The dust had not yet settled after Indian tests that Pakistan also announced its intention to retaliate with their own nuclear blasts. The most stressed man at this juncture was Clinton who did not want that Pakistan should follow suit. Thus the administration planned to prevail upon Pakistan’s prime minister Nawaz Sharif not to go ahead with his plans to explode its nuclear devices. Talbot has described details of the administration’s efforts towards this end. While he describes in details the discussions he had with Jaswant Singh who skillfully sold the BJP government’s point of view to his American counterpart but it hardly satisfied Clinton and his close circle of advisers. Now when they come to know that Pakistan was also preparing to effectively reply to Indian tests they came into action. Talbottt writes, “ Clinton telephoned Nawaz Sharif the Pakistan prime minister, to whet his appetite for the planes, huge amounts of financial aid and a prize certain to appeal to Sharif--- an invitation from him to make an official visit to Washington. Sharif was not swayed.’ You can almost hear the guy wringing his hands and sweating,’ Clinton said after hanging up” Having failed to evince any reply from Sharif Talbott was directed by the president to visit Pakistan and make the case to Nawaz Sharif personally. An invitation to their visit could only be obtained through the good offices of Gen. Jahangir Karamat. Which according to Talbott proved that ‘ the civilian leaders were in a state of confusion perhaps discord and the military called the shots in Pakistan.’ In Pakistan they first met foreign minister Gohar Ayub and foreign secretary Shamshad Ahmad who did not agree to American proposal. Shamshad to the disliking of Americans was more vocal. He writes, ’The people of Pakistan’ added Shamshad Ahmad ,’ will not forgive those in this room if we do not do the right thing. “Then they meet General Karamat, the favorite of Talbott and all other authors (from Zinni to Tommy Franks). “ He heard us out and acknowledged the validity of at least some of our arguments….His government was still wrestling with the question what to do….There was more generally Karamat talked about his country’s political leadership a subtle but discernable undertone of long-suffering patience bordering on scorn.” Briefing them with the historic Indian attitude towards Pakistan Karamat assured them that “ given the political, military, historic and economic stakes involved the Pakistani government is carefully weighing what to do.” Then they met prime minister Nawaz Sharif and Talbott writes, “ What we got from Prime Minister Nawaz Sharif was a Hamlet act, convincing in its own way----that is I think he was genuinely feeling torn—but rather pathetic….On this occasion he seemed nearly paralyzed with exhaustion, anguish and fear. He was literally just as Clinton had sensed during their phone call---wringing his hands. He had yet to make up his mind but he said,’ I am an elected official and I can not ignore popular sentiment.’” When Talbott revealed to Sharif the Clinton plan of ‘dramatizing’ the world’s gratitude to him during the latter’s visit to USA if he just refrained from testing Nawaz Sharif asked Talbott, “Will Clinton promise to skip India on his trip and come only to Pakistan?” There was no way he could promise that but he told Sharif that Clinton would recalibrate the length and character of the stops in Delhi and Islamabad. He writes,” Sharif looked more miserable than ever.” Kashmir came up repeatedly during the meeting and Nawaz Sharif told him that Kashmir and not nuclear issue was at the core of the tension between India and Pakistan. Talbott did not enjoy his dealings with Shamshad and goes on to write,” Towards the end of the meeting Sharif asked every one but me to wait outside. Shamshad seemed miffed. He glanced nervously over his shoulder as he left.” Sharif told him in privacy that if he did as they wanted the next time “you came to Islamabad you would find yourself not dealing with a clean-shaven moderate but and Islamic fundamentalist ‘with a long beard.’” Pakistan went ahead with its tests and when Talbott broke the news to Clinton ,”He scowled, looked down at floor and silent for what seemed a long moment, ’That’s bad’ he finally said shaking his head ,’real bad. Those folks have got a kind of genius for making a bad deal worse’. Clinton said that he wanted to get into that situation there but that would be harder now..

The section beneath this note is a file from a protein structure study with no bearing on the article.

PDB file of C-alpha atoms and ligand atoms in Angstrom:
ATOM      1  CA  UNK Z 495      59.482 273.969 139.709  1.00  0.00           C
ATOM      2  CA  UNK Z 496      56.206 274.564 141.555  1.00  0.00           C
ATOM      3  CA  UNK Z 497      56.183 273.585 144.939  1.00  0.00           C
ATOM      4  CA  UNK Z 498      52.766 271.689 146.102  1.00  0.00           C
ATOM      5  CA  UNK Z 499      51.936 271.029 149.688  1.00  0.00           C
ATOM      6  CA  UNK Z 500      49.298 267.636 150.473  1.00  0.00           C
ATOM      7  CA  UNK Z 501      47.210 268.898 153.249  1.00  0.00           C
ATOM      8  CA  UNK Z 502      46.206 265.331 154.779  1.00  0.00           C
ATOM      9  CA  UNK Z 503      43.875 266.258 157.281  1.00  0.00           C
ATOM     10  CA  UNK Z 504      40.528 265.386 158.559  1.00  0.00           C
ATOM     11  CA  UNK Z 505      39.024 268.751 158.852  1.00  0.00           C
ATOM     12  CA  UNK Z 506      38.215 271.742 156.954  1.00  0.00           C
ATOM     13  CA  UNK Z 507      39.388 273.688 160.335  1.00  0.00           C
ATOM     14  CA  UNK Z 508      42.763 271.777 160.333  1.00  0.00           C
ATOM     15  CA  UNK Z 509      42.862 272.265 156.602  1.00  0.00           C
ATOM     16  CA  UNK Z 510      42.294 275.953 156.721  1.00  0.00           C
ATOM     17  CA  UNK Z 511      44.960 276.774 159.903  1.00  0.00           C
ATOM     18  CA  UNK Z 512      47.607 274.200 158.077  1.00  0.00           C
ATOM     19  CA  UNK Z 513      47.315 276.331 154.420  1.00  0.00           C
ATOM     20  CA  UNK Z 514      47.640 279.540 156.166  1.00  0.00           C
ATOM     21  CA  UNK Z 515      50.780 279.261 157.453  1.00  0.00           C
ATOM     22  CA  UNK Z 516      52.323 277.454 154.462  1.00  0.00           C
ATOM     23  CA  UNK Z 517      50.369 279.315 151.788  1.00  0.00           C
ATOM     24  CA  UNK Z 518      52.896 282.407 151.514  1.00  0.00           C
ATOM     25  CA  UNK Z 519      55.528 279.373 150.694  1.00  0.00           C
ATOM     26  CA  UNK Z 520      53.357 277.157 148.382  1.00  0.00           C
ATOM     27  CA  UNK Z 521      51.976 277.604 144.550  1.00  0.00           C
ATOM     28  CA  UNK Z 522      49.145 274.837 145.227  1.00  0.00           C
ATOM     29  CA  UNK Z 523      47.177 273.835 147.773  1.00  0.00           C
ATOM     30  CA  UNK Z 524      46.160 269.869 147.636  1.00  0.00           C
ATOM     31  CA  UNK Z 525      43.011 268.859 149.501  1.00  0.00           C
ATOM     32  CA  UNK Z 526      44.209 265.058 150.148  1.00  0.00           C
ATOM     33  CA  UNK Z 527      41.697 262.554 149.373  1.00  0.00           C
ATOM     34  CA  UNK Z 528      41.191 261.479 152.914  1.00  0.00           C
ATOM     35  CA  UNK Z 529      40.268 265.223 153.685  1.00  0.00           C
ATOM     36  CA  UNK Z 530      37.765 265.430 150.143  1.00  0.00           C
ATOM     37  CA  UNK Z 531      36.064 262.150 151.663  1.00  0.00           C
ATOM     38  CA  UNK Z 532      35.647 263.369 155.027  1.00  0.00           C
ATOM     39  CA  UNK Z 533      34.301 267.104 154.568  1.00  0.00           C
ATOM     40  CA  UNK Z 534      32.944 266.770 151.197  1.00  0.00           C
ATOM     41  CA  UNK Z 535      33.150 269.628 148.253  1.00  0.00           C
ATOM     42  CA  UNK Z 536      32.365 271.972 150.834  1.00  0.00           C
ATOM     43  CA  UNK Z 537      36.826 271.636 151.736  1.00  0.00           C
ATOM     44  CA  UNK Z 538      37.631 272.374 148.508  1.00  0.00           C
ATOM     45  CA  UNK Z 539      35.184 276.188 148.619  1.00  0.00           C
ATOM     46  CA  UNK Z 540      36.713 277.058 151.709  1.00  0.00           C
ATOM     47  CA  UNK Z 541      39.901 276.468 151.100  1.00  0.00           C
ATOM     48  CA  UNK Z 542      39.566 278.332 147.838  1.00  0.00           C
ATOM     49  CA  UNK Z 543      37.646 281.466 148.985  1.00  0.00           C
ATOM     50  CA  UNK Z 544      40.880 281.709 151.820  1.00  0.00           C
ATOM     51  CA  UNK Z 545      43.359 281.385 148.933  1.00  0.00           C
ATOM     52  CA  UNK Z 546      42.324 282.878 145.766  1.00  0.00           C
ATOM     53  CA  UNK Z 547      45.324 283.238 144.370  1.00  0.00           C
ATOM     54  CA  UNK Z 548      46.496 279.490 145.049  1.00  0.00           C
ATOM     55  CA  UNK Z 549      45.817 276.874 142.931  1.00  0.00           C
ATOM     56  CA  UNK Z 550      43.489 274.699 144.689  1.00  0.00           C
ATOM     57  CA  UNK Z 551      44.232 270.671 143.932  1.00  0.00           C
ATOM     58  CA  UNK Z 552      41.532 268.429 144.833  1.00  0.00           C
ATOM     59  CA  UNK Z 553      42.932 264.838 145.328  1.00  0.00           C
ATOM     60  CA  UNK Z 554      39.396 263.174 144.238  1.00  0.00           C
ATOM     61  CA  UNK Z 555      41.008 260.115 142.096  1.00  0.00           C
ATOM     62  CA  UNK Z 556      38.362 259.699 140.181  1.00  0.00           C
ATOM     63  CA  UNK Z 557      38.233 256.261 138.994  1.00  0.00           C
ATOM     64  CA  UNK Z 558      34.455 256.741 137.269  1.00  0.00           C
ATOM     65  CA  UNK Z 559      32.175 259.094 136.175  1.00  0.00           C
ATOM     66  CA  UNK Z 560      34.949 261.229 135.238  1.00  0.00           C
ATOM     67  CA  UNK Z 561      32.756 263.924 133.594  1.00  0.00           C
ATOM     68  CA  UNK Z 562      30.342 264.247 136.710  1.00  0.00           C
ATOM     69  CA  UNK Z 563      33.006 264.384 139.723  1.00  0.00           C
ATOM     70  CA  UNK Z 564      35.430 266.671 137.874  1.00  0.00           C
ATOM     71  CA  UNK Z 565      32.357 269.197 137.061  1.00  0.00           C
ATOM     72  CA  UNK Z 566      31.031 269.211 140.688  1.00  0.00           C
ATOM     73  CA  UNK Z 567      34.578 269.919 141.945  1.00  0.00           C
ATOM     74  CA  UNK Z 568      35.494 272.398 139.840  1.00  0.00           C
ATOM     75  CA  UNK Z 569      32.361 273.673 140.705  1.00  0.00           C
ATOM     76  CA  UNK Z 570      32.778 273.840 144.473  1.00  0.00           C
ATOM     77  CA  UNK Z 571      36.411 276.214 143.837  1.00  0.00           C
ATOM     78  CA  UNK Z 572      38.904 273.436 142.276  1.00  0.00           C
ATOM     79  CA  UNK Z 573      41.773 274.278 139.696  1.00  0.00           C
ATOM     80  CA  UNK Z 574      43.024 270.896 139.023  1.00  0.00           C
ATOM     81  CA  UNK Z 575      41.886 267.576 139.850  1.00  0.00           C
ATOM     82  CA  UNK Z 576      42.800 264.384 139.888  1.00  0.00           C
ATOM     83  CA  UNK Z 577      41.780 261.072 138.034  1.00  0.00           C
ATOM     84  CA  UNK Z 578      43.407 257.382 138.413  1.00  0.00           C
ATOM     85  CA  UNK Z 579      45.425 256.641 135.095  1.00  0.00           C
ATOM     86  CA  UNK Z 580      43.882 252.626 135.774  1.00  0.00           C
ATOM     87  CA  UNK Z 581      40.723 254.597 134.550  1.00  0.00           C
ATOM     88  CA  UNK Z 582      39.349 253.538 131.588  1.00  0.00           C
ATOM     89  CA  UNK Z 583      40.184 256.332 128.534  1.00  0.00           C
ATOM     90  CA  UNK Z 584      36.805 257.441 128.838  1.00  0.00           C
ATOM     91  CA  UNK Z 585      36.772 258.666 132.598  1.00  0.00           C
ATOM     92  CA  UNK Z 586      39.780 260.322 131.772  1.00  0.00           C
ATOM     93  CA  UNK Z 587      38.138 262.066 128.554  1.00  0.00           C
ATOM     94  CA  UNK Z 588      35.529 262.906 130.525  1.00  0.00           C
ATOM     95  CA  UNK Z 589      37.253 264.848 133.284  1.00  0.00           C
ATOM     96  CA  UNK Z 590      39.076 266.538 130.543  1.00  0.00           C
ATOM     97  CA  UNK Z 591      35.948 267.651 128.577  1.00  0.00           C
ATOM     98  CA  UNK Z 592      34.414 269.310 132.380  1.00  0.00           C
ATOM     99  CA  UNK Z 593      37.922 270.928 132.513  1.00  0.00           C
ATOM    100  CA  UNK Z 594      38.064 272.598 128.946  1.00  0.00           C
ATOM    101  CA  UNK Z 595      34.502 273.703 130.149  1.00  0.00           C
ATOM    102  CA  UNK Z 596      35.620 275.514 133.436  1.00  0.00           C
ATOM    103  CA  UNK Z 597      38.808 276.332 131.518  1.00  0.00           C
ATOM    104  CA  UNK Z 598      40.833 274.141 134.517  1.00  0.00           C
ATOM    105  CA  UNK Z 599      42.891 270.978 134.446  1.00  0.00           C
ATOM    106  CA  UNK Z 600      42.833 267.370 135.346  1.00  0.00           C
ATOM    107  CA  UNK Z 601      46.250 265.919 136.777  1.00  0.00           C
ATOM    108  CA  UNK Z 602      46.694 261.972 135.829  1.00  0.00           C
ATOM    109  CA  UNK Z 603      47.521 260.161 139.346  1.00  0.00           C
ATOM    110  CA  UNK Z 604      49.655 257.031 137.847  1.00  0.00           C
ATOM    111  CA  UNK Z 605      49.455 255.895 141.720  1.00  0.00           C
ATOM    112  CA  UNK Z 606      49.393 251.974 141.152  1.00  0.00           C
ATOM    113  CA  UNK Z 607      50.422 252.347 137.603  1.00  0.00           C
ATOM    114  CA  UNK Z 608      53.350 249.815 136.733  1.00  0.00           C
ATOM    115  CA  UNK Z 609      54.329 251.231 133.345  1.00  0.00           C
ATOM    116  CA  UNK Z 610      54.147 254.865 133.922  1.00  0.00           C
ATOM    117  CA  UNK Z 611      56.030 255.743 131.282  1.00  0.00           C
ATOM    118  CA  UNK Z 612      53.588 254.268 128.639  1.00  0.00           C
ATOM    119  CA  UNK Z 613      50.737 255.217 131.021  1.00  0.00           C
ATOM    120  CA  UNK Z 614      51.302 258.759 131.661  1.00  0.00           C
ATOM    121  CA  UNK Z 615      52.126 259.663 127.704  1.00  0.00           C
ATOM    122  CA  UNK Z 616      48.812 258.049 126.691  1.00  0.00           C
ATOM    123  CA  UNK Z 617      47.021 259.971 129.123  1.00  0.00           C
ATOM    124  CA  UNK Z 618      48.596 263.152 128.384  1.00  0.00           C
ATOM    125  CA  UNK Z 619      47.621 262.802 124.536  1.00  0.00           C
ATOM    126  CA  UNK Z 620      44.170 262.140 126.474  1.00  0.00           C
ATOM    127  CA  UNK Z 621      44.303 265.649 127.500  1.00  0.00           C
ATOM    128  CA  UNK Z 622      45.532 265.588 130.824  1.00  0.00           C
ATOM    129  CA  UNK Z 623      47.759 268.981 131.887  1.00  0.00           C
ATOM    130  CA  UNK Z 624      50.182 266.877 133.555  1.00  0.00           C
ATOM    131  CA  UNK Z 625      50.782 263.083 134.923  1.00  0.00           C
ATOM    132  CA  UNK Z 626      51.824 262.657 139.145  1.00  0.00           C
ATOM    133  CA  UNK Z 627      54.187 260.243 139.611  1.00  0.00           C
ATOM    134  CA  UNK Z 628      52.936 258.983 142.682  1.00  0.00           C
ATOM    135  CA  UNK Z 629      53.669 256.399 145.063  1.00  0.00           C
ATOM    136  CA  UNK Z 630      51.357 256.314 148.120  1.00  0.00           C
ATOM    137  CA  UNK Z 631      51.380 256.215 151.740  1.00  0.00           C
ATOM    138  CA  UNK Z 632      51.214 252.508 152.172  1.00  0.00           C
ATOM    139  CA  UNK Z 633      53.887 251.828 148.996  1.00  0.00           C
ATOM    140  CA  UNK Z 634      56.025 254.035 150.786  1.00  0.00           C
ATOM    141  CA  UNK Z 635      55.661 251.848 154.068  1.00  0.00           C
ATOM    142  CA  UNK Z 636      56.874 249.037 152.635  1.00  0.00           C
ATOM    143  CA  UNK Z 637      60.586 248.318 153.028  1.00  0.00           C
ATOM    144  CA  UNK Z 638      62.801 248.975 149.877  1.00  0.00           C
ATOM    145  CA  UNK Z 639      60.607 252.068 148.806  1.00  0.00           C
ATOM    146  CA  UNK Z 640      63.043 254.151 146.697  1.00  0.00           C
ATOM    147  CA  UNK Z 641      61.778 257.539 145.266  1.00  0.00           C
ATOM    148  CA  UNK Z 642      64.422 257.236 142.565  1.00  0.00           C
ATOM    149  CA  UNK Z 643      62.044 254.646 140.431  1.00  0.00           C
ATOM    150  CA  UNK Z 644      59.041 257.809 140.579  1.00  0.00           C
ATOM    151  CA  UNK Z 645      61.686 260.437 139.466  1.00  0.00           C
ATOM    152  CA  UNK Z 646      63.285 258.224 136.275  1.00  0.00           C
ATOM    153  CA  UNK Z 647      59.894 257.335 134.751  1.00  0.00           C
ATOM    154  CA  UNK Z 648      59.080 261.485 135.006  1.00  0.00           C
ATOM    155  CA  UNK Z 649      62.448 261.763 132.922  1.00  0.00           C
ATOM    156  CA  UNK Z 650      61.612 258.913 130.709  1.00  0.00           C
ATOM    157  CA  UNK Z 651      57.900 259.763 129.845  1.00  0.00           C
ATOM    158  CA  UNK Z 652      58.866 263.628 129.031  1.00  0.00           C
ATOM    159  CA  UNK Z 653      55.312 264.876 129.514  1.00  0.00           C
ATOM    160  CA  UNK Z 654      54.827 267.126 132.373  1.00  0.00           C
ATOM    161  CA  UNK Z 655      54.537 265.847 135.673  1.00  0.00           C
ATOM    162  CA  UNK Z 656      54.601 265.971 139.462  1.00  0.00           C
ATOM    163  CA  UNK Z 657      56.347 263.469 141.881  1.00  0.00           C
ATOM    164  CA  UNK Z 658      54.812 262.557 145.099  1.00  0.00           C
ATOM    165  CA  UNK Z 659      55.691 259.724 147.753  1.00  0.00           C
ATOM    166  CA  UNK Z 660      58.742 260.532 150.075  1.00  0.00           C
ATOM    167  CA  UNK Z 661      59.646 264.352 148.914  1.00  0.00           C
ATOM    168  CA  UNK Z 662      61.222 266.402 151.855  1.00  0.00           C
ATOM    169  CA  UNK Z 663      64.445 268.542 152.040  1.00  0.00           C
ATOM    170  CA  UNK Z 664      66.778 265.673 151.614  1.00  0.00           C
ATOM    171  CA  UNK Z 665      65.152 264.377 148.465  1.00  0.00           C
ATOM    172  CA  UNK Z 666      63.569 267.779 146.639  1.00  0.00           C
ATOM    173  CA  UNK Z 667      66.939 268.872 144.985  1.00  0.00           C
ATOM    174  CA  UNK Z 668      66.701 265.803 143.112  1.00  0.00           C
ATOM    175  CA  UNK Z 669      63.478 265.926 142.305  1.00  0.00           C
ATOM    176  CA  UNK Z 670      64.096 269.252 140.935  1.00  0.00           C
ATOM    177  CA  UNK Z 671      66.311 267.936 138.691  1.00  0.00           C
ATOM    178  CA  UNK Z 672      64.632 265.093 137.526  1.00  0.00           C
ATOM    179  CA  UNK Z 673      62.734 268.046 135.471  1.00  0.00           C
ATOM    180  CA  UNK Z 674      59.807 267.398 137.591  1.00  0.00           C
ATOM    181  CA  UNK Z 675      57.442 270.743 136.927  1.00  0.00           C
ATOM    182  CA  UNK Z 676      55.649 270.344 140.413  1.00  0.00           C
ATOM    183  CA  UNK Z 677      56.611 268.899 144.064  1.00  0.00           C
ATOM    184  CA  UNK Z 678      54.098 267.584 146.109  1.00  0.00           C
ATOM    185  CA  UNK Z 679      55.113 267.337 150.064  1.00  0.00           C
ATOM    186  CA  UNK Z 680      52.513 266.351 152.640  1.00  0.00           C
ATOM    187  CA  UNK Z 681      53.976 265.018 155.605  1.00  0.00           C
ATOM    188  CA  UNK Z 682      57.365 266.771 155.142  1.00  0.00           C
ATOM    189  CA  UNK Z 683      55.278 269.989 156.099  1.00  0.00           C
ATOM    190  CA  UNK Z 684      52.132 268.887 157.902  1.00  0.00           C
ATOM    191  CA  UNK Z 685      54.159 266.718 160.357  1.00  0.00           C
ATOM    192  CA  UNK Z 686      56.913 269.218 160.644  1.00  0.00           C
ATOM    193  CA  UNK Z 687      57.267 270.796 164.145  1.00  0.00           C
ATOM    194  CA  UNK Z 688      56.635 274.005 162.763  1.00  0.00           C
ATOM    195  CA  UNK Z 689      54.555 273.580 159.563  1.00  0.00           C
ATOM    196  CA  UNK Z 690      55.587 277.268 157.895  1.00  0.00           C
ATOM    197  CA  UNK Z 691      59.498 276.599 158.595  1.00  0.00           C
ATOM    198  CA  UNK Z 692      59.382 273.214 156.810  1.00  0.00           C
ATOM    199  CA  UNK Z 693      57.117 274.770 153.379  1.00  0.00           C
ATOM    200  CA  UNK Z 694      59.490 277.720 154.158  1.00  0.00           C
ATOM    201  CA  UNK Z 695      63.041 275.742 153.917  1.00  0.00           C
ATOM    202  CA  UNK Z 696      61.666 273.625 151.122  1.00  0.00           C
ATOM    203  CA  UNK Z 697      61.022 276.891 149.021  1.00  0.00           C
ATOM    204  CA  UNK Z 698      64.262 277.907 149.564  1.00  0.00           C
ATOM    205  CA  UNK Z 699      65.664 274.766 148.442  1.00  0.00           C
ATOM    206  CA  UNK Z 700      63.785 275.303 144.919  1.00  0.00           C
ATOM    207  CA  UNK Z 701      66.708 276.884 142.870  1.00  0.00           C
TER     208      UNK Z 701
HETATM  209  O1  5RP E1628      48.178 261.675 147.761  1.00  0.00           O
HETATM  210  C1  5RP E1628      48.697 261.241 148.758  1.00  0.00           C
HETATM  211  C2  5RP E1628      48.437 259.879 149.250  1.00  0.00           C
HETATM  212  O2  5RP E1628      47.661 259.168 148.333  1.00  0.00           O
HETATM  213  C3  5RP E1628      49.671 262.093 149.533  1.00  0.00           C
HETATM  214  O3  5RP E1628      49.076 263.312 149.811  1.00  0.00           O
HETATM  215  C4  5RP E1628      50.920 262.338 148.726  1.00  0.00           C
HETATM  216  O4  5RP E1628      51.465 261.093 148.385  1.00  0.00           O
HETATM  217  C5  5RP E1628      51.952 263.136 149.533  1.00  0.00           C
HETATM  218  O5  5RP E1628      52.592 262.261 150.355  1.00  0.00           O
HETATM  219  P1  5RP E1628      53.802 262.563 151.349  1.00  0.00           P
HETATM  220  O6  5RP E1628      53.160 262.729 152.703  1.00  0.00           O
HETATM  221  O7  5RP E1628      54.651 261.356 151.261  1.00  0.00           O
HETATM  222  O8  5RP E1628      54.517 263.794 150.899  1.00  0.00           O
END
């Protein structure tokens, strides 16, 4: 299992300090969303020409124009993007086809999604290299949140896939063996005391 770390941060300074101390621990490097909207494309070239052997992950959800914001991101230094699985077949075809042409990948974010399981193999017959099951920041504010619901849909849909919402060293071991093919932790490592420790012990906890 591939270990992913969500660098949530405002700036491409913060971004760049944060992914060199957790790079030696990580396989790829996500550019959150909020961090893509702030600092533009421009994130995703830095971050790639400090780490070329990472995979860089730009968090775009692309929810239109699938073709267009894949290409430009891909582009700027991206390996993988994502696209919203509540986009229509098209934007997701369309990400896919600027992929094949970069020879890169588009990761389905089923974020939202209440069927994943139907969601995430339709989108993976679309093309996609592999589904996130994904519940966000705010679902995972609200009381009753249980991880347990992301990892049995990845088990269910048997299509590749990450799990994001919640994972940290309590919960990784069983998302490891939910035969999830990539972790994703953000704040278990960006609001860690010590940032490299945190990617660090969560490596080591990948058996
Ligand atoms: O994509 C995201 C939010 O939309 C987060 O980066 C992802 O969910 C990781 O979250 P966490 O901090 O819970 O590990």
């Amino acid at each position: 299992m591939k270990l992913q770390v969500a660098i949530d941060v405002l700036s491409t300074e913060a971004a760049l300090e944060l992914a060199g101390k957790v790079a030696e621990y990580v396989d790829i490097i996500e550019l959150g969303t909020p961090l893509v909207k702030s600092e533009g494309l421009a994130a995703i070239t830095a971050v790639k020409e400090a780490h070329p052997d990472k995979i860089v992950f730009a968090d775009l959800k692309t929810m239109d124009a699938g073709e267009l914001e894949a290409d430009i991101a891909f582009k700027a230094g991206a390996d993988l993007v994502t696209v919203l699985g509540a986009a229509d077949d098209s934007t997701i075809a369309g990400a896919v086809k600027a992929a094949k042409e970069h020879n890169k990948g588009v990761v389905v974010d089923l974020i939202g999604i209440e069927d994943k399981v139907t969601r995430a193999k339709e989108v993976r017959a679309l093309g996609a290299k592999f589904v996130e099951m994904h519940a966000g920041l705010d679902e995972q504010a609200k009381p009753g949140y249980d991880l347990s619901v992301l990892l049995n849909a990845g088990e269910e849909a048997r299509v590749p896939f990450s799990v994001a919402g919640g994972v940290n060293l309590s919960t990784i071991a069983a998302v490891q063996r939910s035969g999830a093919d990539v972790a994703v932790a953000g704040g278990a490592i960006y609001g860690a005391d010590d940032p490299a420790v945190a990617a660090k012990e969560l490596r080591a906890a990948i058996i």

Talbott writes that Nawaz Sharif a number of times asked Clinton to mediate on Kashmir between India and Pakistan as America did between Israel and Egypt but Clinton would express his inability saying that for mediation both the parties should approach the mediator. In this case India was not interested. But it seems that Clinton was definitely interested in easing out situation between the two nuclear neighbors as he mentioned to his advisors. They had a solution of the problem by dividing Kashmir along the LOC and giving more autonomy to Indian –held Kashmir. Clinton might have personally helped in its solution but according to Talbott, Kargil episode was yet another event that disappointed Clinton enormously. He has written in details what happened between Clinton and Nawaz Sharif on that occasion under the heading From Kargil to Blair House. He writes about the Lahore Summit between Vajpai and Sharif and Musharraf’s elevation as Chief of Army Staff in these words,” It quickly became apparent that the new chief of the army staff Parvez Musharraf had even less regard for Sharif and the civilian leadership than his predecessor Karamat. In particular Musharraf found the Lahore Summit galling” About Kargil he writes,”The American Government followed the conflict with growing alarm which could easily become a nuclear cataclysm…Tony (Zinni) warned Musharraf that India would cross the LOC itself if Pakistan did not pull back. Musharraf professed to be unimpressed. Back in Washington the administration let it be known that if Sharif did not order a pullback we would hold up $ 100 million IMF loan that Pakistan sorely needed….. We did not know whether Sharif had personally ordered the infiltration above Kargil (doubtful) reluctantly acquiesced in it (more likely) or not even known about it until after it happened (possible). But there was no doubt that he now realized that it was colossal blunder.”

Talbott writes that “through our ambassador in Islamabad Sharif begged Clinton to come to his rescue with a plan that would stop the fighting and set the stage for a US-brokered solution to Kashmir,” In reply to Sharif’s phone call Clinton said that he would consider it only if Pakistan first unilaterally withdrew. ”The next day Sharif called to say that he was packing his bags and getting ready to fly immediately to Washington--- never mind that he has not been invited. ‘This guy‘s coming literally on a wing and a prayer ,’said the president,” Sharif was not given the proper protocol and was received by Prince Bandar of Saudi Arabia and brought to Blair House who informed the Americans that ‘they should be prepared to deal with a man who was not just distraught about the crisis but terrified of the reaction from Musharraf and the military if he gave in to American pressure.’ Talbott suggested to the president that if Sartaj Aziz and Shamshad would participate in the meeting it would not be a productive so president should have a two to one meeting with Sharif attended by one aide of Clinton. In the meeting instead of relenting Sharif made matter worse by linking withdrawal from Kargil with solution of Kashmir dispute .Talbott writes that Clinton came as close to as I had ever seen blowing up in a meeting with a foreign leader. But after giving him a lecture on history Clinton switched from “chastising Sharif for the reckless stupidity of Kargil to complementing him on his earlier contribution to moment of diplomatic promise.” “Having listened to Sharif’s complaints against United States he had a list of his own and it started with terrorism. ..Clinton had worked himself back into real anger—his face flushed. ..Sharif seemed beaten, physically and emotionally. He denied he had given any orders with regards to nuclear weaponry and said he was worried for his life.” The meeting however ended on a happy and friendly feeling on Clinton’s part after Sharif signed the press note “ As the president and his advisers were leaving Blair House Shamshad Ahmad scurried after Sandy with alterations he wanted in the text. Sandy kept walking and said briskly over his shoulder ,’Your boss says it’s okay as it is.’” (End)